Matt: That's good. Well, you're a numbers guy.
Jim: Yeah. Then I had, you know, panel interviews. I had individual interviews with board, panel interviews with the company presidents, panel interviews with what is my corporate services team, which is accounting and finance, IT, HR, legal. And so panel interviews with them. And then select individual units interviews with people inside the company, senior executives, and so forth. It was a really rigorous thing because when I started in 2008, which by the way was, you know, right before the end of the world in construction, which was very selfishly a great time to learn the business because going down is really hard, going up as a little bit easier. Anyway, so those interviews, all my direct reports from the operating companies, all of them had been here over 20 years, you know, and so they're looking at me like, "Why you, what can you bring?" You could only expect it was with a jaundiced eye that they would, "Who's this kid here who has no experience in Kitchell and, you know, how's this gonna work?"
Navigating through that process was really interesting. The best part of the whole thing, though, is that I knew it came down to two candidates. At the end of the day, it was me and somebody else also from Phoenix. And I had to have a dinner with me and my wife and Bill Schubert and his wife, Judy. For people coming up through the business, an important lesson is that the social side of work becomes very important. And my wife is not a traditional stay-at-home wife. She's entrepreneurial and she's got her own business and Bill and Judy, who are wonderful people, the best people of all time, this dinner was sort of the final interview, and my wife is like, "Wow, this is a lot of pressure on me," you know, because how is she going to do? And I said, "Yeah. If I don't get it, it's your fault.
Eric: Do you remember where you went to dinner?
Jim: Yes. Vincent's. It's kind of a little French restaurant here in Phoenix, and I remember the dinner very well. My wife is...if she ever listens to this, she'll be mad, but she's always late. And we actually drove two cars there because she was running around because she has her own stuff going on. I think she'd forgotten about the dinner and then she had to, like, go buy clothes. It was like this whole big deal. And we went to dinner, and it was really good because Judy, if she ever listens to this I don't think she'll be mad at me, but she kind of commands the conversation. So she's asking all sorts of questions and then she made it very easy for us. And it was great. I'm not sure how much my wife or I talked, but it was good.
And so, with that whole process, but kind of knowing what you don't know, there's so much I didn't know. You know, I really didn't know about Kitchell and super excited. The thing that confused me the most is here's this big company, well, you know, one of the biggest private companies in Arizona, you know, always in the top 10, great reputation. Sam Kitchell, who started the company was kind of a legend in Arizona, very philanthropic, very involved in the community, in the arts. Why did they need to hire somebody from the outside to take my job? That was my biggest question to myself. So, what am I missing that they need to hire somebody from the outside? And that is because we're very entrepreneurial and our operating company is somewhat siloed because they're so busy doing their own stuff that I think it was hard for Bill Schubert or others to imagine one of those people rising up above the rest because they're good at what they do. And I think that Bill thought that there was a different skill set or talent because Bill actually is not a construction guy, but he was more, like, an accounting and finance guy as well. However, I have a goal to...I would really like to see our next CEO come from inside the company. So...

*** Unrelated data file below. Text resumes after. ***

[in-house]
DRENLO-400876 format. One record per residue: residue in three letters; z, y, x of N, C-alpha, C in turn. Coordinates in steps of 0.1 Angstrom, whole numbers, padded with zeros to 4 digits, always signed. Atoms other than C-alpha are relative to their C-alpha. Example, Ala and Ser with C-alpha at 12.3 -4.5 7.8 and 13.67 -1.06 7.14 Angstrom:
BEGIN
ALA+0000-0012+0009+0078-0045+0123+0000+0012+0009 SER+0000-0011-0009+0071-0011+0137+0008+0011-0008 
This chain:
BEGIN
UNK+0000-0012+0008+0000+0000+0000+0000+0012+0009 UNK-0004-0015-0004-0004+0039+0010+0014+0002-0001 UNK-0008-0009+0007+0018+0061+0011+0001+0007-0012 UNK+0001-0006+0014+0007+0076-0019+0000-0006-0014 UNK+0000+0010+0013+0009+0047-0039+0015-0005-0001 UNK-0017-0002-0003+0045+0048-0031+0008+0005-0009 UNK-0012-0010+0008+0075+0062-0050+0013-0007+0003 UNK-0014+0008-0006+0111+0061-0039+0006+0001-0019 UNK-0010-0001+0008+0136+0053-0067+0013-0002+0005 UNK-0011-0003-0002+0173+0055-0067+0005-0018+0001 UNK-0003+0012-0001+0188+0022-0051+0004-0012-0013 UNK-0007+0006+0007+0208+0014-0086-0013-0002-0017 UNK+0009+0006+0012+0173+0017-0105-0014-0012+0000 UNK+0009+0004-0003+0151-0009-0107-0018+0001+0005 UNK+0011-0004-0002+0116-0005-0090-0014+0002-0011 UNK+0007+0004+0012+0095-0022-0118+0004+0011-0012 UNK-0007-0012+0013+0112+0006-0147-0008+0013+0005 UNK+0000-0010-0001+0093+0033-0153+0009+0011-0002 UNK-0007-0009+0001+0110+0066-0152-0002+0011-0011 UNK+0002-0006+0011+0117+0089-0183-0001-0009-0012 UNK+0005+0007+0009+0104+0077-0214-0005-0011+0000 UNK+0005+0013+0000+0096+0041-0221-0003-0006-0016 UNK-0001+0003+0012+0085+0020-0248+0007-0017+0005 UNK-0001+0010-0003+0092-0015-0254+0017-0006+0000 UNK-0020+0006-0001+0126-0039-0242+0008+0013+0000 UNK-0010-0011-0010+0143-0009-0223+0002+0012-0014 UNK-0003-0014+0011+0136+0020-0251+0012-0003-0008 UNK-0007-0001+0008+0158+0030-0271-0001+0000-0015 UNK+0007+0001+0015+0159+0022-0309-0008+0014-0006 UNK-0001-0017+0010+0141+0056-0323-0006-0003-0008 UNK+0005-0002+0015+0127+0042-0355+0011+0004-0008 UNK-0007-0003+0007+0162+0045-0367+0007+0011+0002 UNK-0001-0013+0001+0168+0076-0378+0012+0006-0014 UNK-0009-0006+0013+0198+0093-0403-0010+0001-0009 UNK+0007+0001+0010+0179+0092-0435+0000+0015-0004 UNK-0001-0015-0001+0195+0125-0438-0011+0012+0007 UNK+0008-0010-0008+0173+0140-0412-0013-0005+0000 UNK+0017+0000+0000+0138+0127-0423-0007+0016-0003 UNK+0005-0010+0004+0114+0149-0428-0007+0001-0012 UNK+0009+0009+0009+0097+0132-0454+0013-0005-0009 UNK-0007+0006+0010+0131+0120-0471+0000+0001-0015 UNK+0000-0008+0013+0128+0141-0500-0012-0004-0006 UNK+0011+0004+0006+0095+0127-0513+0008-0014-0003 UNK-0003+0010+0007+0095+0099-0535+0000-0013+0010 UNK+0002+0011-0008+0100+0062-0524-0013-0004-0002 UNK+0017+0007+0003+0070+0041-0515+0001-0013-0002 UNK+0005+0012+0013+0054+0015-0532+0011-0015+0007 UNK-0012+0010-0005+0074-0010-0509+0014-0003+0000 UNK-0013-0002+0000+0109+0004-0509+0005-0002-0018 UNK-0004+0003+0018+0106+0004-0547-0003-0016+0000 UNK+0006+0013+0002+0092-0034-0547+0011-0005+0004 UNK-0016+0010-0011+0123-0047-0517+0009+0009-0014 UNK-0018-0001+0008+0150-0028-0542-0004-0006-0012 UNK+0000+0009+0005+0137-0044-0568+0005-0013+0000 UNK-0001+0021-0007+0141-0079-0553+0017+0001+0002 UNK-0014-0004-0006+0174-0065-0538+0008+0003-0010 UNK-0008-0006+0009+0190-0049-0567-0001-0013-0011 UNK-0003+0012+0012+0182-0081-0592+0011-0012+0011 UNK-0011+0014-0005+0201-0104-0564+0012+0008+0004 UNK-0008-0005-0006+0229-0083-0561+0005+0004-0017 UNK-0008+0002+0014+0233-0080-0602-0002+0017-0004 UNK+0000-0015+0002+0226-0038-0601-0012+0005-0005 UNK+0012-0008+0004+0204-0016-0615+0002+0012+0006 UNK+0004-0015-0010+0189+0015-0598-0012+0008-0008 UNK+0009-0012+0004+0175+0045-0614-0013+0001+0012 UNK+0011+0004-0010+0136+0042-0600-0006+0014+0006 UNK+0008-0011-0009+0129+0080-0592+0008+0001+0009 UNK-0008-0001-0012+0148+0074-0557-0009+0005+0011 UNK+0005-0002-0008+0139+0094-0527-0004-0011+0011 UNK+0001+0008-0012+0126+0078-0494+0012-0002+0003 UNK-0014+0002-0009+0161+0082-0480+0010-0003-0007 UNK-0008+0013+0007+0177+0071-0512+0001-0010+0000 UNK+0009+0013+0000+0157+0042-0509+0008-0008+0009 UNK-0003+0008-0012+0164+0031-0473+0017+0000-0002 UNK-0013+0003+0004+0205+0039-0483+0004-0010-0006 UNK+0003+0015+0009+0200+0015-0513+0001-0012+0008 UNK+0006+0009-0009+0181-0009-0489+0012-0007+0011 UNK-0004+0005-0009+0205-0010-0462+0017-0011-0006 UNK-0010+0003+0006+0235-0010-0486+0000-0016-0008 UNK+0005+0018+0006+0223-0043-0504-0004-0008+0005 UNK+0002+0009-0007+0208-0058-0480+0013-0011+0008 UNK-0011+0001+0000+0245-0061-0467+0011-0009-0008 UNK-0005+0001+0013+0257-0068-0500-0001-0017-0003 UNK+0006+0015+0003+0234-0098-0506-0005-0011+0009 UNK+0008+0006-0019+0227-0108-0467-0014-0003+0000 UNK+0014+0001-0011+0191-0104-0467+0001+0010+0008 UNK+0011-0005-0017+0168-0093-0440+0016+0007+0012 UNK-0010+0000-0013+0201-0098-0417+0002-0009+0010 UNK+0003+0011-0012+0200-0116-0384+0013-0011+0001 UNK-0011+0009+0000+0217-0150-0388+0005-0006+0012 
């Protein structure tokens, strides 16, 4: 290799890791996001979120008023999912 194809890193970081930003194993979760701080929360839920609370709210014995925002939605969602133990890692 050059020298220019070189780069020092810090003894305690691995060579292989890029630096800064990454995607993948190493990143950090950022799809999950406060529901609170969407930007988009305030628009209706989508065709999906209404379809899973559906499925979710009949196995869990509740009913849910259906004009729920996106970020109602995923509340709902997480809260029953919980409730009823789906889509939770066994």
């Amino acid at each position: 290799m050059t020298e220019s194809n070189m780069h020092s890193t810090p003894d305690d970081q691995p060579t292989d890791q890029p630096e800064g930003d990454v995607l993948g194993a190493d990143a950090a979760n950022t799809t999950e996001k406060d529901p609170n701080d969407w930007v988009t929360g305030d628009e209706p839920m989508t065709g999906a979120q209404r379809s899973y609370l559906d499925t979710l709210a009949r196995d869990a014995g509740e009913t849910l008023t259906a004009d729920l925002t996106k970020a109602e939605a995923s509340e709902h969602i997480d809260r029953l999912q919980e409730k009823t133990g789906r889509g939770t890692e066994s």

Jim: Succession planning is a hugely important part of what I do. Kind of constantly looking to see who might be somebody that we can move up and bring through the system to replace me.
Matt: So, in a way, your consulting experience was almost the perfect training ground for this opportunity because you kind of need to know these different operating businesses need to like know what you don't know, learn kind of, you know, in talking to the people who are running those different business units. So, in a way, that was, like, a great training ground. What do you view as the advantage of hiring within the company now?
Jim: When I get in front of our employees, I have a great job because I just get to tell our employees about the stuff they do that is so awesome, and the sacrifices our people give and what they give to the company is incredible. But I think that that consulting stuff really allows me to trust and empower people, but know that if there's an issue I can get engaged and kind of dig in if I have to. So, a couple of things. We have a very robust business planning process. You know, we're calendar year fiscal year, but our business planning probably starts in July, and construction it's May. So, our year is almost baked anyways right now. So, we start, you know, in July and then companies and we have a robust planning process, and then I tell our operating company presidents, you know, "Your plan is your promise. This is what you're promising to the shareholders, which is our employees. To the extent that you're on plan, we're good. To the extent we're not, I have the right to call an audible or get engaged," and you know, nobody really wants that. I'll have people come into my office, and they'll have some disagreements, and I'll say, "Well, I can make a decision. Probably 80% of the time I'll be right, but do you want me to make the decision or you guys want to go figure this out yourself?" Because 20% of the time, I could make a really bad decision.